The Bellwether Report is optimistic and ZenithOptimedia's research, which for two years has been a barometer of doom, last week started getting sunny. Its European survey found that adspend in real terms would grow this year for the first time since 2000.
So, have agencies begun to feel the downturn's downturn? Campaign asked several industry figures what signs they had noticed that things really were beginning to pick up. Here are their answers.
Kevin Dundas, chief executive, Saatchi & Saatchi
"We are in the busiest production cycle we've had for the past couple of years. Half of our creative department is shooting at the moment and it's across the spectrum of our clients. It includes clients that held back and many are shooting two films, not just one. When bricks-and- mortar clients are out there putting money down, feeling confident, that's a good sign."
Gerry Boyle, managing director, ZenithOptimedia
"Quarter-one spend numbers are being met and companies are reinvesting this. There is general confidence in the four key sectors - retail is up, finance is looking like it will be, cars are driven by big launches (and there are plenty this year) and telecoms is growing. I've also noticed that the outdoor conference is back in Barcelona this year. Conferences moving abroad again is a sure sign that things are looking better."
Bruce Haines, group chief executive, Leo Burnett
"We are optimistic. The IPA's Bellwether Report's accuracy has been borne out. Clients are not just setting budgets, they're spending them. The number of scripts waiting for approval at the BACC is mounting. While some clients have maintained spend on their core brands, there's now expansion to the smaller brands that have suffered over the past two years."
Hamish Pringle, director-general, IPA
"One sign is that we had to move the venue twice for last week's AGM in order to accommodate the numbers of people attending. In the end, about 200 came, which shows agencies feel able to buy their places there again."
Neil Henderson, joint managing director, St Luke's
"Thing are getting approved by clients much faster than they were last year. There's a sense that people are trying to get out and say what they want to say."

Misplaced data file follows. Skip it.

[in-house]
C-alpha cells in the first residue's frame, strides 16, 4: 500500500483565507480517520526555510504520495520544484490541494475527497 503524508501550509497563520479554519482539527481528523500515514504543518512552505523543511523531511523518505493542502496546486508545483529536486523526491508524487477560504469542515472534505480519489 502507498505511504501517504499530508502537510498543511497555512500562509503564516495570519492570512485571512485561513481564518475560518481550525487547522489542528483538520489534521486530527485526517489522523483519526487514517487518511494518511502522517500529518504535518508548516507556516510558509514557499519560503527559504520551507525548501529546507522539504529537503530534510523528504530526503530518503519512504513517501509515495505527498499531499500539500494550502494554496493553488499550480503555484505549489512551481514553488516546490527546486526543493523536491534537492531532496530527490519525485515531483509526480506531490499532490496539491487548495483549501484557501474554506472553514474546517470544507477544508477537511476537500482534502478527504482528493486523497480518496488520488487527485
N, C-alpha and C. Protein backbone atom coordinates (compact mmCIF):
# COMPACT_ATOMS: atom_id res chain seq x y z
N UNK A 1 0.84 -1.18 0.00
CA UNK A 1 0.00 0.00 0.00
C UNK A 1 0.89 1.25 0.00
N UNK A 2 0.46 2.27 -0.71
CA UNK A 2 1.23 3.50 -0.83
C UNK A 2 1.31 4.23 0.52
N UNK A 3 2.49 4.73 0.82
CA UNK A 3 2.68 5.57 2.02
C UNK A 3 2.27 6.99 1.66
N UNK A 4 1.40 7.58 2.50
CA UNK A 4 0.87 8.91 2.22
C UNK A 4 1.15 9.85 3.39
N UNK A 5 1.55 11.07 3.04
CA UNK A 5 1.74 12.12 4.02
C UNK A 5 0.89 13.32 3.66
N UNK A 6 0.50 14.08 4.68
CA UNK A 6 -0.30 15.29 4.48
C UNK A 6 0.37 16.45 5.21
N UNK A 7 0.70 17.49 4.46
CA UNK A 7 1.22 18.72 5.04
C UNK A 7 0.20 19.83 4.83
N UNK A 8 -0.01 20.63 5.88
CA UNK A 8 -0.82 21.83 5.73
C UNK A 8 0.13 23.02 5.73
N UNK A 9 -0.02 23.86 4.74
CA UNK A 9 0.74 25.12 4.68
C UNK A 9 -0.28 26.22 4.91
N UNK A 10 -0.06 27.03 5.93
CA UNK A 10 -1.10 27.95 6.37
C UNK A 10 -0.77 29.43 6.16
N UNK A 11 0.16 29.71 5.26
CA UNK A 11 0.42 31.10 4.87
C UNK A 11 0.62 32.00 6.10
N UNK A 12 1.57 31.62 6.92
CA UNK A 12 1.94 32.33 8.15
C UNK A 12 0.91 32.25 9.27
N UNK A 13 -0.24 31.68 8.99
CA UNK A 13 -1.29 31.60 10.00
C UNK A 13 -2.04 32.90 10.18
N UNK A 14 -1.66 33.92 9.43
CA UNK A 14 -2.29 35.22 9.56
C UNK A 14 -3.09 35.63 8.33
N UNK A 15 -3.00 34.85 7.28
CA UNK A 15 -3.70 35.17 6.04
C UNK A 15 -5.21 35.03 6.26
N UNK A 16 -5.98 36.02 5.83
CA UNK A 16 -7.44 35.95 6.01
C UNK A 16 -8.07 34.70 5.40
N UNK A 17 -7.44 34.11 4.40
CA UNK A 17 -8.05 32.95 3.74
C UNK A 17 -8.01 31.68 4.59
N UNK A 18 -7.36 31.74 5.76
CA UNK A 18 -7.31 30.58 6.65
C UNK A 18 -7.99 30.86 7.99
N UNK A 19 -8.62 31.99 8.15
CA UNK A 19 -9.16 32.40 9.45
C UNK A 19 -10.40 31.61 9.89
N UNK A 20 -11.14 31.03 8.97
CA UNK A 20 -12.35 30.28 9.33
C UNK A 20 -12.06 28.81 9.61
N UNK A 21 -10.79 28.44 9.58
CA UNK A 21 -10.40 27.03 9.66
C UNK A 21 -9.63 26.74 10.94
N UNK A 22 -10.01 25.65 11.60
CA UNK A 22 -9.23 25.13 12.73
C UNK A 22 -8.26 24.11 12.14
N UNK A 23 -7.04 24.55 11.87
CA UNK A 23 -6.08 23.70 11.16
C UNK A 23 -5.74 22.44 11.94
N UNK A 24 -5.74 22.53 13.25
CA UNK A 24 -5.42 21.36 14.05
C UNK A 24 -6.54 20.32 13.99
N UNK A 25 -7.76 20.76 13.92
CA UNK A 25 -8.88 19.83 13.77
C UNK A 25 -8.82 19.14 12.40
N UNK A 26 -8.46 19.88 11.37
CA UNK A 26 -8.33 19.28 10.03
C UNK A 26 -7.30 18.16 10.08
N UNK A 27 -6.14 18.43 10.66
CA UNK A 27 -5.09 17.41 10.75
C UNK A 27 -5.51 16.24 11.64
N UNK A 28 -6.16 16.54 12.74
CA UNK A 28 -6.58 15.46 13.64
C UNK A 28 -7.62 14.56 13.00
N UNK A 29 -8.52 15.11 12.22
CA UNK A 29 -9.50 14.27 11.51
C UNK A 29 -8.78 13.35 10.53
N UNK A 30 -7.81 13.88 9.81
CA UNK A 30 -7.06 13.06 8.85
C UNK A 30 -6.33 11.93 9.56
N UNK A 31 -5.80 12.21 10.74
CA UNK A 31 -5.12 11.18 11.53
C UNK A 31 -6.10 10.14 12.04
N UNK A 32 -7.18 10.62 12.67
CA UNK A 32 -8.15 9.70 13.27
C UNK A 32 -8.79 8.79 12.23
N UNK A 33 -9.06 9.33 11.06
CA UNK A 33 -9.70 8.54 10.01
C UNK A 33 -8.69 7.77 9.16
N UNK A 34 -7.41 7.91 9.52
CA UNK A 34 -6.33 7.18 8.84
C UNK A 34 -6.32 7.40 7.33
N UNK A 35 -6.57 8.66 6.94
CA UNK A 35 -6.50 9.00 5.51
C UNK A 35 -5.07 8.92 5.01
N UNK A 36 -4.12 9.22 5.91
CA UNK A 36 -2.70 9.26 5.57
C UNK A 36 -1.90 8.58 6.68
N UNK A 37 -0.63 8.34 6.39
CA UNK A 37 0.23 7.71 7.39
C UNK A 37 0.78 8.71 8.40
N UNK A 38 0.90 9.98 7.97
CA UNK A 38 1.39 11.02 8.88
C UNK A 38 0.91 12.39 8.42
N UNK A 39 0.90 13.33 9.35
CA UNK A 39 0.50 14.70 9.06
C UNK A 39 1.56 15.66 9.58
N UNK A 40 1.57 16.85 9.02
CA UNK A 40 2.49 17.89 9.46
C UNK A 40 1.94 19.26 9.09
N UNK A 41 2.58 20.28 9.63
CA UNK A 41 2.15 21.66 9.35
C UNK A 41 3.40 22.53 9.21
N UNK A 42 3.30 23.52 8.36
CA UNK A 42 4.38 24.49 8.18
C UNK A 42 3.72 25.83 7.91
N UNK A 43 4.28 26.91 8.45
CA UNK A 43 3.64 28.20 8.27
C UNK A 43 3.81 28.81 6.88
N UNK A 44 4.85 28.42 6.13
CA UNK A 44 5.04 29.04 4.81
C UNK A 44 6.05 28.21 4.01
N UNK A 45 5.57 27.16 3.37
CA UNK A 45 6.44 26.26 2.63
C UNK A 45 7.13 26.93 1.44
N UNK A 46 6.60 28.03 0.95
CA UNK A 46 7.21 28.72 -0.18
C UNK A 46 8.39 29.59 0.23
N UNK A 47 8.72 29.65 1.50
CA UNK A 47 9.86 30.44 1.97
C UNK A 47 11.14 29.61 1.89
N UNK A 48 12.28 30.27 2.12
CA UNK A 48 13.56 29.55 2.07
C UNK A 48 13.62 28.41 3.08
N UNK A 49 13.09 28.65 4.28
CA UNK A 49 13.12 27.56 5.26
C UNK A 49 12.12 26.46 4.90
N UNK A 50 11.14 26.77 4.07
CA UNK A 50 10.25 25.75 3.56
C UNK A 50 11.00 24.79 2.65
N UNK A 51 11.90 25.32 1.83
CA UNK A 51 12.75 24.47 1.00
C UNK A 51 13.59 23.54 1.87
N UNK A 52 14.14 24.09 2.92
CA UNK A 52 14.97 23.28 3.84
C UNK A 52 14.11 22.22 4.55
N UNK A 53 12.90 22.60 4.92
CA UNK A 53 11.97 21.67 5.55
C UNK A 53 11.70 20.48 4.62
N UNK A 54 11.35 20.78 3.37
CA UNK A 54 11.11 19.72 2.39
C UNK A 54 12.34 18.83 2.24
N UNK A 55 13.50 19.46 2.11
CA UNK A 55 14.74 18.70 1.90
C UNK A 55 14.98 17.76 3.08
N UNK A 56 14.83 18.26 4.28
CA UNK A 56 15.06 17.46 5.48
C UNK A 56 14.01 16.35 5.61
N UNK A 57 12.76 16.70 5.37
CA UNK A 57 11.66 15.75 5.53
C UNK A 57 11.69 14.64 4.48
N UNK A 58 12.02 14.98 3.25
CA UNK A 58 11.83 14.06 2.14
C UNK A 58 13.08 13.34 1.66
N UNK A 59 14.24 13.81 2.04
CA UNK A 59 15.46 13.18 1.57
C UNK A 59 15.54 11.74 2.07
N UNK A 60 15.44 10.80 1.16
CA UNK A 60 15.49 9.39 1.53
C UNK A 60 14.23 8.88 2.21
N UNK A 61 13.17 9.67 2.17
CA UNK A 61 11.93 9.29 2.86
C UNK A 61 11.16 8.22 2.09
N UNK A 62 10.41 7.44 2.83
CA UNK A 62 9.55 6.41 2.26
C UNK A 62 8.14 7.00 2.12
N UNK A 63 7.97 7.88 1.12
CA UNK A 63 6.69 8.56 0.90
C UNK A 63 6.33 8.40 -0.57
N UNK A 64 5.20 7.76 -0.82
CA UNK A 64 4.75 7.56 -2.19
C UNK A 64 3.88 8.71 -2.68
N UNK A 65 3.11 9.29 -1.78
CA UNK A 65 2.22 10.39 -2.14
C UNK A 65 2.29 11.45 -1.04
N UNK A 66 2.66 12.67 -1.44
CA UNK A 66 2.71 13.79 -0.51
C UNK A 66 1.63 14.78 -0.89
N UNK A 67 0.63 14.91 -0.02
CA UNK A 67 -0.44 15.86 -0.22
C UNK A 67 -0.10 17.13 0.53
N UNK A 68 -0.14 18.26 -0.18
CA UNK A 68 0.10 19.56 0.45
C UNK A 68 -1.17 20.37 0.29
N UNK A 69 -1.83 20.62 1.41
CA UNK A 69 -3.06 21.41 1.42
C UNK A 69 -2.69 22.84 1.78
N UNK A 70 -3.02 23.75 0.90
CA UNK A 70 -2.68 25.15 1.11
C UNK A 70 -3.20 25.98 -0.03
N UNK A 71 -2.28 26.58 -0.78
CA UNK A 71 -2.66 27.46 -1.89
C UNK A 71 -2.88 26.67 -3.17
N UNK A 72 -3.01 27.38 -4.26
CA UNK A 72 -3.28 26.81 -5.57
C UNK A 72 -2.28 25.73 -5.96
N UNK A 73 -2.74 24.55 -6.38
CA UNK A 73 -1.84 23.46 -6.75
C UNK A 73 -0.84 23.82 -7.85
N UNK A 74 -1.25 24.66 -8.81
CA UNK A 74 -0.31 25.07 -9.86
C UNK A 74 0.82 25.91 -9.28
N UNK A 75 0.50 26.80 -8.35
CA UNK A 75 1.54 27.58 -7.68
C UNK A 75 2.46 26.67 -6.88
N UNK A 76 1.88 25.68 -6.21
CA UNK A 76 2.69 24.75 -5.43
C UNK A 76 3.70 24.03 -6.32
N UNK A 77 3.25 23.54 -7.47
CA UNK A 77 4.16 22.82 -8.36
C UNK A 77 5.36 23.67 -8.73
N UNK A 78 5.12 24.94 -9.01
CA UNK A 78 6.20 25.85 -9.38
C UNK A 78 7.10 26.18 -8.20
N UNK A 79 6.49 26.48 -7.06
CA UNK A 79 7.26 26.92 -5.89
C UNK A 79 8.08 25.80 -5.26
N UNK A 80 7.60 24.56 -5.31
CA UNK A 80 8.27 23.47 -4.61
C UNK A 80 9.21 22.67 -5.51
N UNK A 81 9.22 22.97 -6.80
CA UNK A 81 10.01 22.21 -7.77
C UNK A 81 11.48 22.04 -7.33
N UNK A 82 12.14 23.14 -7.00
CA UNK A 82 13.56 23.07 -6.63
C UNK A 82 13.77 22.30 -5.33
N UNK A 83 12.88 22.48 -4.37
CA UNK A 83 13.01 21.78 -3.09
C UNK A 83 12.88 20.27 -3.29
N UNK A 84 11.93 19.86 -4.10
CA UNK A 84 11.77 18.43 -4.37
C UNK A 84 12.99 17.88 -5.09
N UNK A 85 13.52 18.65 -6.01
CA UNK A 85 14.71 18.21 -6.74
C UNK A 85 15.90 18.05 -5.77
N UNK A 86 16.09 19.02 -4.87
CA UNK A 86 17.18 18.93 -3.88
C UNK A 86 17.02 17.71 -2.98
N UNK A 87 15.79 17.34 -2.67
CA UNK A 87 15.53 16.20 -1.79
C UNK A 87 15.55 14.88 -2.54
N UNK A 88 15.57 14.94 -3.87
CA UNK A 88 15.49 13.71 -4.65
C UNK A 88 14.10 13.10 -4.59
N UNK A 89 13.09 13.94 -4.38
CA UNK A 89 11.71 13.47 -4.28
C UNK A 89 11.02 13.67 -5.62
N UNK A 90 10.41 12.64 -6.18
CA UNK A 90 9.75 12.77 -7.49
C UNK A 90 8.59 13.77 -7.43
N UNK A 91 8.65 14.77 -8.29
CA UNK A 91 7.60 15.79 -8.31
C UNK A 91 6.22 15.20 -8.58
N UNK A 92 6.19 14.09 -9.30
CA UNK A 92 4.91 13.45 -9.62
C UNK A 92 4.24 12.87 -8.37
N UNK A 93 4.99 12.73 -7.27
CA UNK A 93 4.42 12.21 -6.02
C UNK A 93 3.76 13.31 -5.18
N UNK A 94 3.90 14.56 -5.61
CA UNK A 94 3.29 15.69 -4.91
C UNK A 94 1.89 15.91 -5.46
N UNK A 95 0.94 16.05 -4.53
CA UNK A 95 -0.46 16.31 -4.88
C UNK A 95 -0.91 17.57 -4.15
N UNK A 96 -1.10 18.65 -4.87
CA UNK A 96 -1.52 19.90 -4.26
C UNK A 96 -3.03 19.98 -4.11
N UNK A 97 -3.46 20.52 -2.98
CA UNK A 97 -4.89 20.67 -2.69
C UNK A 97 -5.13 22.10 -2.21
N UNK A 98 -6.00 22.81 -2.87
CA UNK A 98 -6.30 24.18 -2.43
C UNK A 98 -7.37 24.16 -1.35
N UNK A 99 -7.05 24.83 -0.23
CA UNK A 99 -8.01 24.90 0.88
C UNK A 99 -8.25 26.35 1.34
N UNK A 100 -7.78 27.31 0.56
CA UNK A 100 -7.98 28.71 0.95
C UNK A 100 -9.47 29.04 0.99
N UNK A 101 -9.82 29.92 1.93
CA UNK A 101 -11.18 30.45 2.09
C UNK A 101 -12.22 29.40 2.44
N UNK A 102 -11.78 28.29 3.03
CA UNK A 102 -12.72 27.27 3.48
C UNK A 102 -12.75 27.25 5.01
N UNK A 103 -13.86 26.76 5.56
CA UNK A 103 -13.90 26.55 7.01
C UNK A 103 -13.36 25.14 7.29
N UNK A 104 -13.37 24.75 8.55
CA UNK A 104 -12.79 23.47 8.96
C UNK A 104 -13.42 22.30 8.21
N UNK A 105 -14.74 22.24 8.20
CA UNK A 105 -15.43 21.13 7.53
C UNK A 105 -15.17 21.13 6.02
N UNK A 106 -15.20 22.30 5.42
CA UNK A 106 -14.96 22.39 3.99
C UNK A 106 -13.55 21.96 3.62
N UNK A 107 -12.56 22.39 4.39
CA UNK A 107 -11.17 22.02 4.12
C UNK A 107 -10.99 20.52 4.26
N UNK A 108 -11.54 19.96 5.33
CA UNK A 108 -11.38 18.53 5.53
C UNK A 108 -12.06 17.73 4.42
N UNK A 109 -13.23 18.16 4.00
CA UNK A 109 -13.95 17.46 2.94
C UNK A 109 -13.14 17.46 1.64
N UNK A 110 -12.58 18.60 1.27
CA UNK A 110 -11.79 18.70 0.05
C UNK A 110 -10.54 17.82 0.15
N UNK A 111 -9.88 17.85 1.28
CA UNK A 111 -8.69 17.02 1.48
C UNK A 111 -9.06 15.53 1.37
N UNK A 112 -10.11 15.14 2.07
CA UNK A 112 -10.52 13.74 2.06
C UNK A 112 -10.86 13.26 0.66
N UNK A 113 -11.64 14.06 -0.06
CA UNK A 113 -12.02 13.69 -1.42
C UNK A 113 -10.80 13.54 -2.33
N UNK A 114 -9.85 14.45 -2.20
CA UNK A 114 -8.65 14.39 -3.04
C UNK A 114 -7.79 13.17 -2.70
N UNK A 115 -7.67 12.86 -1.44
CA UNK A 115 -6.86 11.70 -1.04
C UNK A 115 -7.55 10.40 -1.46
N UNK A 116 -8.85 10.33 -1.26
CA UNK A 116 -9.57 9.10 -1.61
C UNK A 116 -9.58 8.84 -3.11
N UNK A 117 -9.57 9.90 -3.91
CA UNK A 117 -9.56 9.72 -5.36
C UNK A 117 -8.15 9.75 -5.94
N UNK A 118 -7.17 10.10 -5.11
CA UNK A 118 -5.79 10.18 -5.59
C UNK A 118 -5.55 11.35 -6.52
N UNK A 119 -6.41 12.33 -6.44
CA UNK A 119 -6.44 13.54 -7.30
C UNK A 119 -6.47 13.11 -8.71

Mark Lund, group chief executive, Delaney Lund Knox Warren & Partners
"The most obvious sign is that for the past two quarters clients have been saying that their budgets are going up. I've also noticed a return to long time lengths on television ads; 40- and 60-second ads are back in vogue."
Nick Theakstone, managing director, Group M
"Generally, there is a good feeling around the industry. While the TV business still hasn't got its act entirely together, it's reminding itself not to kick itself too much. There's a sense that clients are investing bigger budgets and there is more interest from plc boards in the role of media. At MindShare, we've renovated the offices, upgraded the bar and given everyone extra holiday. But generally people are working harder, so it's good to try to make life easier."
Richard Morris, new-business director, DDB London
"While I won't really be convinced that the recession is over until the cheese option is reinstated on our internal lunch menu - apparently, DDB London's predilection for the odd slice of complimentary Brie was crippling our financials - there are lots of signs that perhaps confidence is returning to the sector. In a recession, where any sense of change is seen as equating to risk, pitches tend to get put on hold, clients preferring to stick with the devil they know; yet for the first few months of 2004, the phone's been ringing off the wall.
"What's more, there's a sense that the pitches are aimed at solving real business issues - new-business directors' hearts go cold when they read expressions such as 'initial project' in briefs (as this usually means 'academic exercise to keep the marketing department busy'). But this year there have been high-profile pitches with real business issues to solve.
Suddenly, we all feel like consultants again. And there's nothing that warms the heart of an insecure adman so much as being asked his opinion about something that actually matters. Hooray! The recession is over."
Nick Manning, group chief executive, OMD UK
"Our own figures are showing decent growth and we're hiring in areas around the online and digital space as well as in data planning. There is a spirit of more optimism but people don't feel that things are much lighter. Never has it been more competitive and pitches have never been harder. We're investing more in things for staff, recently a whole bunch of people from Manning Gottlieb went on a golf trip to Spain paid for by us. In 2001 and 2002 we wouldn't have dreamed of doing it. We try to do three events a year; skiing, golf and an event exclusively for women, which this year involves wine-tasting in the South of France. We're trying to do things to invest in people and bring more jollity back."
Next week's feature: How to prepare yourself to take advantage of the recovery.